the art of being unnecessary

“I climb up through the field

That my long labor has kept clear.

Projects, plans unfulfilled

Waylay and snatch at me like briars,

For there is no rest here

Where ceaseless effort seems to be required,

Yet fails, and spirit tires

With flesh, because failure

And weariness are sure

In all that mortal wishing has inspired.”

-Wendell Berry

“Sabbaths” 1979-IV

I am not one for idle hands. The morning creeps grey between the curtains and I begin with the daily list making, ways to give these hands purpose of all sorts: prepare the breakfast, hang the laundry, wash the dishes, write the letters, give the hugs, clean the babies and the floors. The day moves as I muck through my to-do’s. It feels as though I’m pushing that proverbial boulder on up the hill. Can’t stop, it’ll roll right back down to the bottom, no progress measured. Isn’t that how the old Greek myth goes?

Evening’s dusk wicks upward from the horizon. The day ebbs, but I have no choice but to stay in the flow. So much depends on me, family and finances supported by my busy hands. I must keep moving. Think of all I’d sacrifice if I stop! I have no choice, really.

My worth is wrapped in my work. Endless lists, my own wishes, inspire a sense of pride, duty, accomplishment. Importance.

Who would I be in rest? How would I know I’ve contributed something, anything, enough?  What happens to me when I make myself unnecessary?

I already know the truth. Should my list, my “mortal wishing”, go unfulfilled, life will move forward yet. The children quarrel, they play, they always learn, their faces are clean, their nails are dirty. Our home still stands, dishes done, weeds over taking flowers. Our roof lasts through another rain, our garden dies in another drought.

Oh, but how unnecessary I truly am!

There is a wild, challenging freedom in it.

My list will never be complete, no, not ever. But my work for today is done. I feel it ebb, the day’s need for my contributions dimming with the day’s light. I invite the buzzing stillness of twilight to dwell in me. This is a choice I have been given.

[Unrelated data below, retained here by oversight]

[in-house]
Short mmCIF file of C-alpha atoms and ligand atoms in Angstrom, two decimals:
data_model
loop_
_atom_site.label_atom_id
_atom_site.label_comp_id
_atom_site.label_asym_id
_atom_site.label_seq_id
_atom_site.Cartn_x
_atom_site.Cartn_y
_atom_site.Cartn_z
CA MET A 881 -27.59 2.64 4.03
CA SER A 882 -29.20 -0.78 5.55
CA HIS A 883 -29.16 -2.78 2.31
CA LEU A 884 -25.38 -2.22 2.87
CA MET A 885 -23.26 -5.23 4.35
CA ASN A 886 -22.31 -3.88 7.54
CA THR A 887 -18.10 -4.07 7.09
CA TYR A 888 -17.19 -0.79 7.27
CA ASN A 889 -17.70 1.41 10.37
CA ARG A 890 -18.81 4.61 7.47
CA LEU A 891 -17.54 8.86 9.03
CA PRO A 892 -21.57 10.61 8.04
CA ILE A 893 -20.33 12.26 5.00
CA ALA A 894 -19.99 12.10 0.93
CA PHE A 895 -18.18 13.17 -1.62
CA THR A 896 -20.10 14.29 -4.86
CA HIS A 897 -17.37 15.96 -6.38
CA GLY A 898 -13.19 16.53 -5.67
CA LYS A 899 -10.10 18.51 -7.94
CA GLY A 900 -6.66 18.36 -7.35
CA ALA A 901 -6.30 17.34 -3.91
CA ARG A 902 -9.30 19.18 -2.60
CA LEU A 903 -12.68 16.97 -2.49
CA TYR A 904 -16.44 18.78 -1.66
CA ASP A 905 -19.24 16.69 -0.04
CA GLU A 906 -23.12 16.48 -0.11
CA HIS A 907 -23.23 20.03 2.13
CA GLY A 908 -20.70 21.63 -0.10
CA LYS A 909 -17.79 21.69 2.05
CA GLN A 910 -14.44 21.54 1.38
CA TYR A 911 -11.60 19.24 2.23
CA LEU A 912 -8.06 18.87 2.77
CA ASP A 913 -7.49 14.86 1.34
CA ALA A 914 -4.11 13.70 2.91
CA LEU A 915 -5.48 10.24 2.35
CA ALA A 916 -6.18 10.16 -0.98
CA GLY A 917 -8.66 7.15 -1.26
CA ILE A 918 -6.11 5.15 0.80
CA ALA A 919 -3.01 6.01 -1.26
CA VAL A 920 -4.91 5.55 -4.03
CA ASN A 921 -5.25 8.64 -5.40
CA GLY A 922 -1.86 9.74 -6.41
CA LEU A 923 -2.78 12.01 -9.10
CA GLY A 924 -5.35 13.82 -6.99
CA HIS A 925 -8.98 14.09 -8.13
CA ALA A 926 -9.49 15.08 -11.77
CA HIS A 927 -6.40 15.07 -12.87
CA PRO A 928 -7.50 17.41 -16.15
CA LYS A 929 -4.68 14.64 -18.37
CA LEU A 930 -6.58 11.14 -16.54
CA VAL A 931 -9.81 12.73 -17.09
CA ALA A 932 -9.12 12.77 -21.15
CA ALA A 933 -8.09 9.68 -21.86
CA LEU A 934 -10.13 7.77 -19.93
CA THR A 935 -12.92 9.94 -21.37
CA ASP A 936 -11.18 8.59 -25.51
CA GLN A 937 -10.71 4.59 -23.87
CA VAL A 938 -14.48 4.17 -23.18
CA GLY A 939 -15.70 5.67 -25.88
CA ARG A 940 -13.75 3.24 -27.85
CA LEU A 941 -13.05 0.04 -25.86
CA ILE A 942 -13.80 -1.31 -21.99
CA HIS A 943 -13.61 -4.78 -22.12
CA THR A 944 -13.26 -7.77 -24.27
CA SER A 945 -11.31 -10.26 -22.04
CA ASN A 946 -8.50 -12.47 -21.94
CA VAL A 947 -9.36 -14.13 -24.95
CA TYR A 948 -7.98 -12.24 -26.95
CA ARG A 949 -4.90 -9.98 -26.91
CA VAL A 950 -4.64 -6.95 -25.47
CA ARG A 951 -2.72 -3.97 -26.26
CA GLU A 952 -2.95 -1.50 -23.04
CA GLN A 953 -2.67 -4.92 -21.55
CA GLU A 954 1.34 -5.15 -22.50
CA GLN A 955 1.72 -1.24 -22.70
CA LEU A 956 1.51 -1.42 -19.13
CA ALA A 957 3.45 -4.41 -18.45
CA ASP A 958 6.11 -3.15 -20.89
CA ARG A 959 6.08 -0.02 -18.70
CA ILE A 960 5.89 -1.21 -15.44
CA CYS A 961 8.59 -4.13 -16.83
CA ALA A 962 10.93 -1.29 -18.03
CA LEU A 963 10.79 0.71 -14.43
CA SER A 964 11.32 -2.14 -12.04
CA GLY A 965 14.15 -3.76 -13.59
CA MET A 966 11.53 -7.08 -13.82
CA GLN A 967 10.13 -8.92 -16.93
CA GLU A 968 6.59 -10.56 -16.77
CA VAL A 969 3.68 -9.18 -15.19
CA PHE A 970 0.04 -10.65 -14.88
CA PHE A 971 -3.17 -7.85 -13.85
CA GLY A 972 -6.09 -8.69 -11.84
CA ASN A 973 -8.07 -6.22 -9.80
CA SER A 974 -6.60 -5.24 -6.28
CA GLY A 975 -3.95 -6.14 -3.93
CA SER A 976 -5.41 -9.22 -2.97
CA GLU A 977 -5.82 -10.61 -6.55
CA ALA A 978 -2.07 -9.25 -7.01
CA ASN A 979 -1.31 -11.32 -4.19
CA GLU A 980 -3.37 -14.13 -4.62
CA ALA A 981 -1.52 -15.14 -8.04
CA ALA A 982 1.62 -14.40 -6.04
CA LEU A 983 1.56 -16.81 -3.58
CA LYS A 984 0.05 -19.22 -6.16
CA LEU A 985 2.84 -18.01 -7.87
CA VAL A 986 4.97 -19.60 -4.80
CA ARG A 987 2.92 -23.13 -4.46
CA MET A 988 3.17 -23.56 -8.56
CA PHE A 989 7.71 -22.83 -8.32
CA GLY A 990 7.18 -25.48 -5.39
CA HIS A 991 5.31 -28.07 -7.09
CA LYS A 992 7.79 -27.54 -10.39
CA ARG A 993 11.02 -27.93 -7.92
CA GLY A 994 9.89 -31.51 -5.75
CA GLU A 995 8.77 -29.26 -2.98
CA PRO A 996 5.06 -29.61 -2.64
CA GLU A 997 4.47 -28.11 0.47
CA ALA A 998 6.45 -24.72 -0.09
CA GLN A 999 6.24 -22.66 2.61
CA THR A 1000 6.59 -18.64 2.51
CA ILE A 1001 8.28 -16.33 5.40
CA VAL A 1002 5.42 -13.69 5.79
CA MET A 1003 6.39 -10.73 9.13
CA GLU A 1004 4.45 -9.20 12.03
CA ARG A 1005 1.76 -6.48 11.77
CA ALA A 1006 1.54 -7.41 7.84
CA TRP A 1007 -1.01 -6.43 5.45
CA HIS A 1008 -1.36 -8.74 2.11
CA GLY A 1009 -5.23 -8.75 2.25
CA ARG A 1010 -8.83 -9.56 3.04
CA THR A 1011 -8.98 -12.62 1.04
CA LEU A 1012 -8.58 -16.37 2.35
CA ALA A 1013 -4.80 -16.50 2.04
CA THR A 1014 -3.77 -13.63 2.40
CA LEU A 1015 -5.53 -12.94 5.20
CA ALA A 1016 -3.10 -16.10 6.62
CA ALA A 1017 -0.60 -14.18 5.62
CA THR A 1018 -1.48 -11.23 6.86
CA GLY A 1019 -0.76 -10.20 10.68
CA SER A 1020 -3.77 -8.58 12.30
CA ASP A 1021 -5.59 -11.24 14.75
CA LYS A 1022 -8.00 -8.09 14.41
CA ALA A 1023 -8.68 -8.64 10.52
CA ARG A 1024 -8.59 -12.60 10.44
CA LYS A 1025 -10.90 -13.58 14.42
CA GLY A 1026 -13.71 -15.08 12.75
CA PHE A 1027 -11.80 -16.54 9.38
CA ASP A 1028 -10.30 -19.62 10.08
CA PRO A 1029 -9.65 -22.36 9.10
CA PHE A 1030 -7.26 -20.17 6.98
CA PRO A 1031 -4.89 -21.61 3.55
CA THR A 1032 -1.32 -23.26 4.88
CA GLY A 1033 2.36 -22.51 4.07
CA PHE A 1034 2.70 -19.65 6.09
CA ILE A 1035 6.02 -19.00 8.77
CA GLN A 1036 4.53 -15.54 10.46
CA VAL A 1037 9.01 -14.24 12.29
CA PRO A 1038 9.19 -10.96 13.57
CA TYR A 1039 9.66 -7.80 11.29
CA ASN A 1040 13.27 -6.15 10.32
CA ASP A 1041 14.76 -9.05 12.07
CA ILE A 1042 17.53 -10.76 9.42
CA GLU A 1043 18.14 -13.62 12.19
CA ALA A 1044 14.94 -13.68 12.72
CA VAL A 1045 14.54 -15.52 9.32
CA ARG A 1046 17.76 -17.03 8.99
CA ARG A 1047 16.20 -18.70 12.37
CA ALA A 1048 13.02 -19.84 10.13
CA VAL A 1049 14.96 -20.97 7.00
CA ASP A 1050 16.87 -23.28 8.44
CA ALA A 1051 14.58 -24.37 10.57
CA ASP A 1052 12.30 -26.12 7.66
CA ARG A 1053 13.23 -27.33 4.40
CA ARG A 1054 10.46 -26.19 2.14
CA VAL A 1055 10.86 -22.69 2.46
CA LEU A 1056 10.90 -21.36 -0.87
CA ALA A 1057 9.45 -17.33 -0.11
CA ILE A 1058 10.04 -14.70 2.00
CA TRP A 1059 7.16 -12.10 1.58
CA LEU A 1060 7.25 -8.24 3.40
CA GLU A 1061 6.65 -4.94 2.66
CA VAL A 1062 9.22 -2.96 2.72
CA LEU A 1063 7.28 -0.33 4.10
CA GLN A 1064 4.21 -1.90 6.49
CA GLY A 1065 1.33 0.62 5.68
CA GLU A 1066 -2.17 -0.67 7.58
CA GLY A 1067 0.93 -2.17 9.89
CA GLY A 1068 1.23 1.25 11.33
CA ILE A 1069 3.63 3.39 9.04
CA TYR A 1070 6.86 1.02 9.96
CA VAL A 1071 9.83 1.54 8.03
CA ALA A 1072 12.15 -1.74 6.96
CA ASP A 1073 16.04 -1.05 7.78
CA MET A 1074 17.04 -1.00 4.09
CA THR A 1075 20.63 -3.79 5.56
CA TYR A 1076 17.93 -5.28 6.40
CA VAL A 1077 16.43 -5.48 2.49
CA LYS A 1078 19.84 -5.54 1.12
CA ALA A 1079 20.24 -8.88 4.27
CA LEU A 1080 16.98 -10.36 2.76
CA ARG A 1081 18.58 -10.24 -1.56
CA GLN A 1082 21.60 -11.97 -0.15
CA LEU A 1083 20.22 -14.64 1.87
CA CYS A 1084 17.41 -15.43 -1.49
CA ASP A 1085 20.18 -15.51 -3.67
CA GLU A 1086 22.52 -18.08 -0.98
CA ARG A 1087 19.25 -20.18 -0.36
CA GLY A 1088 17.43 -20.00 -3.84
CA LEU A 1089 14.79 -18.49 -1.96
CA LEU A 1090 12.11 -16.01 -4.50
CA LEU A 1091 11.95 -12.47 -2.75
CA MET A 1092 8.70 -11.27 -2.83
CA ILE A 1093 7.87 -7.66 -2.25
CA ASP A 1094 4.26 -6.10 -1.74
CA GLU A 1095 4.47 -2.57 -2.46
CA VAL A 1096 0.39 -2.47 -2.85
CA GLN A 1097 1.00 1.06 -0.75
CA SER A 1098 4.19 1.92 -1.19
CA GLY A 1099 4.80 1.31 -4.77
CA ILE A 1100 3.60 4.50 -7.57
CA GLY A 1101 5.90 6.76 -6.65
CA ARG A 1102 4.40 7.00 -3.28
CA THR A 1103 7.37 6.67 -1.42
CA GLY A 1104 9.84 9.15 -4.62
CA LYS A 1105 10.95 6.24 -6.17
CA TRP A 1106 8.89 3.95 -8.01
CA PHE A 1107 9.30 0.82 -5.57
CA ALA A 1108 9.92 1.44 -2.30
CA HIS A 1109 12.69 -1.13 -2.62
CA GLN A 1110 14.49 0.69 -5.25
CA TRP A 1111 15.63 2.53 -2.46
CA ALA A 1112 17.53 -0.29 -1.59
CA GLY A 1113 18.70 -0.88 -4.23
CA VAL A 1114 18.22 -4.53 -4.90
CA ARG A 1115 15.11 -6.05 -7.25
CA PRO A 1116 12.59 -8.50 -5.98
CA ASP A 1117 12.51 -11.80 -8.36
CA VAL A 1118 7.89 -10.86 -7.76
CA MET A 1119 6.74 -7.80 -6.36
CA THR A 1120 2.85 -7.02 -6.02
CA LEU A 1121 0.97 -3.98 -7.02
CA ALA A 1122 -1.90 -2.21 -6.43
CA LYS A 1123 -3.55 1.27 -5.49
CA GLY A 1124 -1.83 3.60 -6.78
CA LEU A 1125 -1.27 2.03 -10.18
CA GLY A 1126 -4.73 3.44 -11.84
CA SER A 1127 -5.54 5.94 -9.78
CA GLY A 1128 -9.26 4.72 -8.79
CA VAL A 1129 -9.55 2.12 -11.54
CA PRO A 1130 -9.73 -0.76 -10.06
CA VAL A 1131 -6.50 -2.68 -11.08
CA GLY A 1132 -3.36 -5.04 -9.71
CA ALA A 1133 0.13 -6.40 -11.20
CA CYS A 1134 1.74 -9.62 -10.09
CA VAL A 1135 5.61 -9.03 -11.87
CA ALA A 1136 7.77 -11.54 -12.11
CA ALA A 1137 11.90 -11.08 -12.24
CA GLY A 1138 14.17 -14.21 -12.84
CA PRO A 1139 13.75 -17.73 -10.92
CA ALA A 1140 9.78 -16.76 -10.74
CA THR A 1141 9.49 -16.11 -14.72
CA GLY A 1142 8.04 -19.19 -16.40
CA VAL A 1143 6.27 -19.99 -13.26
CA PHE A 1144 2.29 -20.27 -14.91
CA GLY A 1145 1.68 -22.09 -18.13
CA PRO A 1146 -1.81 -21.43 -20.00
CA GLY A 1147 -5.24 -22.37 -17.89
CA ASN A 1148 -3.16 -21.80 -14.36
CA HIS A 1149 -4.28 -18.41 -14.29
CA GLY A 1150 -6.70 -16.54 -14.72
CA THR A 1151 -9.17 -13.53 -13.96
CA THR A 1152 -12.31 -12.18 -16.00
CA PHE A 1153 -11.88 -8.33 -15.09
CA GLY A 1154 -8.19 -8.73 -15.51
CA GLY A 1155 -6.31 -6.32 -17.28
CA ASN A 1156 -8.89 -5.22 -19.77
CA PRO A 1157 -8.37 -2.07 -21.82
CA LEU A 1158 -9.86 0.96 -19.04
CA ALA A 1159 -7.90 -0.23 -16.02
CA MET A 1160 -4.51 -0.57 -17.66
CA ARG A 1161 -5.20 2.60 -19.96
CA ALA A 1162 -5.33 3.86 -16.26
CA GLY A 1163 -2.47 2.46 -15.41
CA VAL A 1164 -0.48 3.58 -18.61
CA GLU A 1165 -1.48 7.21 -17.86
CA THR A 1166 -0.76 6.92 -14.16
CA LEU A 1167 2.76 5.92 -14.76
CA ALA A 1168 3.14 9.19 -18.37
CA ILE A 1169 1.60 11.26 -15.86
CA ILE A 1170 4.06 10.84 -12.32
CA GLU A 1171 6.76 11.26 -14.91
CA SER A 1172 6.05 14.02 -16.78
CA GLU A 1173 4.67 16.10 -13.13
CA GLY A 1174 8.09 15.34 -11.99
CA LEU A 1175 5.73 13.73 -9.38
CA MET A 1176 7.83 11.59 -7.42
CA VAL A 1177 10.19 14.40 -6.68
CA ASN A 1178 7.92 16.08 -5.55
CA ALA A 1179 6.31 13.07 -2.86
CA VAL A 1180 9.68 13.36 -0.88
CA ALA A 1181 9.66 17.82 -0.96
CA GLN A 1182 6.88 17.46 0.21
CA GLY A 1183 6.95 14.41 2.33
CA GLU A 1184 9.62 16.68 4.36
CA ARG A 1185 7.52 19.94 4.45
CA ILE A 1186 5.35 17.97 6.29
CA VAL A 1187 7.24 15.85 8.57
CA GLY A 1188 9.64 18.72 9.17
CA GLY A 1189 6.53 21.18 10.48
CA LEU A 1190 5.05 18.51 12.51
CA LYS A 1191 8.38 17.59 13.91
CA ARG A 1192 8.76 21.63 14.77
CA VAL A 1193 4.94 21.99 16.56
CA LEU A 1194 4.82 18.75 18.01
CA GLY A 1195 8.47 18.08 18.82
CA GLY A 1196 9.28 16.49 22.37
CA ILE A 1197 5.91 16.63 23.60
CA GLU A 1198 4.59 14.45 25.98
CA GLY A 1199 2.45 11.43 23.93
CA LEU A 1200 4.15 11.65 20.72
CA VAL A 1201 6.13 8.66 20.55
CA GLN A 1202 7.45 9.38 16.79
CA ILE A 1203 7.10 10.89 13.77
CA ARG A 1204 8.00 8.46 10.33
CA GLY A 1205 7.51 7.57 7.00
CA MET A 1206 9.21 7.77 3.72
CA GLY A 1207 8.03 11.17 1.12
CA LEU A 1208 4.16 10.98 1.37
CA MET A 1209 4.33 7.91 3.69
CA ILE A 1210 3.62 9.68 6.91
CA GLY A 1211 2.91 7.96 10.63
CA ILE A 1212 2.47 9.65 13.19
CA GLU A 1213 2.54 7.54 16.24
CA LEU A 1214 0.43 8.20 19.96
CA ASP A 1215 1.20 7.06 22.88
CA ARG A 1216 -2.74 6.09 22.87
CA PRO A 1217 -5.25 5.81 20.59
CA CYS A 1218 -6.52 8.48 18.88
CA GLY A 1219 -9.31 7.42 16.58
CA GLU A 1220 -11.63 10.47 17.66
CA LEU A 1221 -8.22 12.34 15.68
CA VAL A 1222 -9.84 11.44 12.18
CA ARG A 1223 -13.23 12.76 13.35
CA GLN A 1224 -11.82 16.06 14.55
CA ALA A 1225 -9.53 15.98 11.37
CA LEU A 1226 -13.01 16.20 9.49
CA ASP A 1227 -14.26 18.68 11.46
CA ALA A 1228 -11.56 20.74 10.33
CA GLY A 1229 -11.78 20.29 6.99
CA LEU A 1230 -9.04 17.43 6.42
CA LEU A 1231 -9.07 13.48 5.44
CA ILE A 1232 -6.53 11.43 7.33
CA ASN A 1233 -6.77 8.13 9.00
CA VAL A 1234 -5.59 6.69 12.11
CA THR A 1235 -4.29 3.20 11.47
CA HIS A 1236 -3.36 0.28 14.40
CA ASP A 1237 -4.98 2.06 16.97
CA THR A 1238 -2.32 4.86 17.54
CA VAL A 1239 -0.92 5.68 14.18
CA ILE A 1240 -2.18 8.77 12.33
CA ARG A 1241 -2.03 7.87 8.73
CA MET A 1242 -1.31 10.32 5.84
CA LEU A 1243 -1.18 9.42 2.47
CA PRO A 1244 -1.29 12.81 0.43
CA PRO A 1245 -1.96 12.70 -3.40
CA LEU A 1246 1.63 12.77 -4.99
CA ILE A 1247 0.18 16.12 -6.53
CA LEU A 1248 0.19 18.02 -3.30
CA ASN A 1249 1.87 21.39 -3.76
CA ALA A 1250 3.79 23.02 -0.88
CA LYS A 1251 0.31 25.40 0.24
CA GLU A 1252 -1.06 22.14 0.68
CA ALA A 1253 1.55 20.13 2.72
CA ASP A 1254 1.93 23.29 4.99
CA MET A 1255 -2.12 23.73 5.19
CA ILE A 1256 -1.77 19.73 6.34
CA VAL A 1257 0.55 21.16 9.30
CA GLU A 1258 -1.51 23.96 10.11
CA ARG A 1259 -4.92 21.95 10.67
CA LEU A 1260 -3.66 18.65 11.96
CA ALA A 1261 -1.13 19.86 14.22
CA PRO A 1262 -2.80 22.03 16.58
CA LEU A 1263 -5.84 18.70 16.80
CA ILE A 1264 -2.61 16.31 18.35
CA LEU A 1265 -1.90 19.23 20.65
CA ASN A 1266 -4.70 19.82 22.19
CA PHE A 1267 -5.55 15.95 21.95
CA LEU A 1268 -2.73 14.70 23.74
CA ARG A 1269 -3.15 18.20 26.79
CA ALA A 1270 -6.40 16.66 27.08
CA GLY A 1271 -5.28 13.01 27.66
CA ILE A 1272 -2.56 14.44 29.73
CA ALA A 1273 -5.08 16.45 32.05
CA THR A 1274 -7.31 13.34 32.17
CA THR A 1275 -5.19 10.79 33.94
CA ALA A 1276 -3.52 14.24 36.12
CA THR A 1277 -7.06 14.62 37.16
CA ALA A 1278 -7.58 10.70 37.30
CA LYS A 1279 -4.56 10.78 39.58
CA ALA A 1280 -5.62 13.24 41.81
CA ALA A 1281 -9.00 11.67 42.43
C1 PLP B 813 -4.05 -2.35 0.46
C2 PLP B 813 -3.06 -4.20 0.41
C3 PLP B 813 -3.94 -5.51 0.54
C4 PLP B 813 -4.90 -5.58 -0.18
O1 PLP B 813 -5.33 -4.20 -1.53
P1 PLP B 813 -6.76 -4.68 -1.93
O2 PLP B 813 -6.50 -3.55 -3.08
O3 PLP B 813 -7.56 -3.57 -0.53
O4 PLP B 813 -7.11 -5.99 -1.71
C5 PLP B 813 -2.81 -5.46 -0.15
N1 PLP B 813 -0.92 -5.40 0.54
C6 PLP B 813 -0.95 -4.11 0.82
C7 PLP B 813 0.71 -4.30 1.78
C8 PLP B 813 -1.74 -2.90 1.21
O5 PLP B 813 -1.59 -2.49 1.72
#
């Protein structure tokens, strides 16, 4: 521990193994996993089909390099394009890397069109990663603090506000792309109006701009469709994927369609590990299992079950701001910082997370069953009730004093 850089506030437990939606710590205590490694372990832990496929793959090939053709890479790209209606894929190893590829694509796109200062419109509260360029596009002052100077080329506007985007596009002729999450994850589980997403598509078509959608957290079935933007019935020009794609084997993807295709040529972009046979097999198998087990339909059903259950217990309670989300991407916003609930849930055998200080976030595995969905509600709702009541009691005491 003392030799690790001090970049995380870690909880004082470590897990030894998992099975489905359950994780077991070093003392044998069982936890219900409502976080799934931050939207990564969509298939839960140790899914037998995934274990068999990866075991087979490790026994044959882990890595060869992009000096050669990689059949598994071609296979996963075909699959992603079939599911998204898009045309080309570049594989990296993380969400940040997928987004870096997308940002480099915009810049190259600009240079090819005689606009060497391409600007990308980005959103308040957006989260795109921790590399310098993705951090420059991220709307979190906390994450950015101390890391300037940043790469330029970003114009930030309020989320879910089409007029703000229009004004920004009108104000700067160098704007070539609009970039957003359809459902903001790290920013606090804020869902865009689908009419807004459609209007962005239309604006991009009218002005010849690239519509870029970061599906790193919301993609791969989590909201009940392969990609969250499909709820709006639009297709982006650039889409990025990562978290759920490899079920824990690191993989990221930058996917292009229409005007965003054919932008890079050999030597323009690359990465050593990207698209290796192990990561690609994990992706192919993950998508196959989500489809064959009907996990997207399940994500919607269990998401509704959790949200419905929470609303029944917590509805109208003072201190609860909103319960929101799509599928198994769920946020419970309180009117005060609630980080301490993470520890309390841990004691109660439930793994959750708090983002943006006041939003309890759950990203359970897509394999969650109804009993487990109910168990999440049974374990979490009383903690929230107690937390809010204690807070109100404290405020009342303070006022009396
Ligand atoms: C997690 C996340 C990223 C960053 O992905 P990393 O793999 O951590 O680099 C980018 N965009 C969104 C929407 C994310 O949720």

My small world keeps spinning while I sit, allowing wool to pass through my felding hand, allowing the hook and stitches to speak for themselves, allowing something to be formed that may one day cover me in comfort and providence. This requires a present kind of mindfulness; perhaps one day I will learn to live in this mindfulness in both my work and rest. Isn’t that how the old Greek myth really goes?

There exists a sacred balance here, of work, providence, and rest.

We are fearful creatures; that which we seek to soothe our fear often feeds it. When in the endless pursuit of self preservation we strive for more than provision for our daily portion of need, we burden ourselves with far more than our daily portion of work. The sacred balance is lost.

That daily portion of work may leave us tired, even weary, but it is not what exhausts our souls and breaks our spirits. Stop, and we might look about and realize the greatest works move forward without us, perhaps even in spite of us. Rest saves us from wallowing in the truly fearful notion that we must move things forward ourselves. We accept our own limitations; we learn to trust, and fear subsides.

Rest is the quietude of a soul trusting its needs will be provided for in proportion to its work. It is moving in tandem with the ebb and flow of each day, which is providence in itself.

Before I even think to write it on my list, I find my time of rest has indeed provided something tangible. I pull over my head the wooly fruit of my ebbing day, warm Providence, and walk out into the cool of evening, free to be wildly unnecessary.

The Ebb and Flow Pullover crochet pattern is available in the “Trade” Fall 2017 issue of Taproot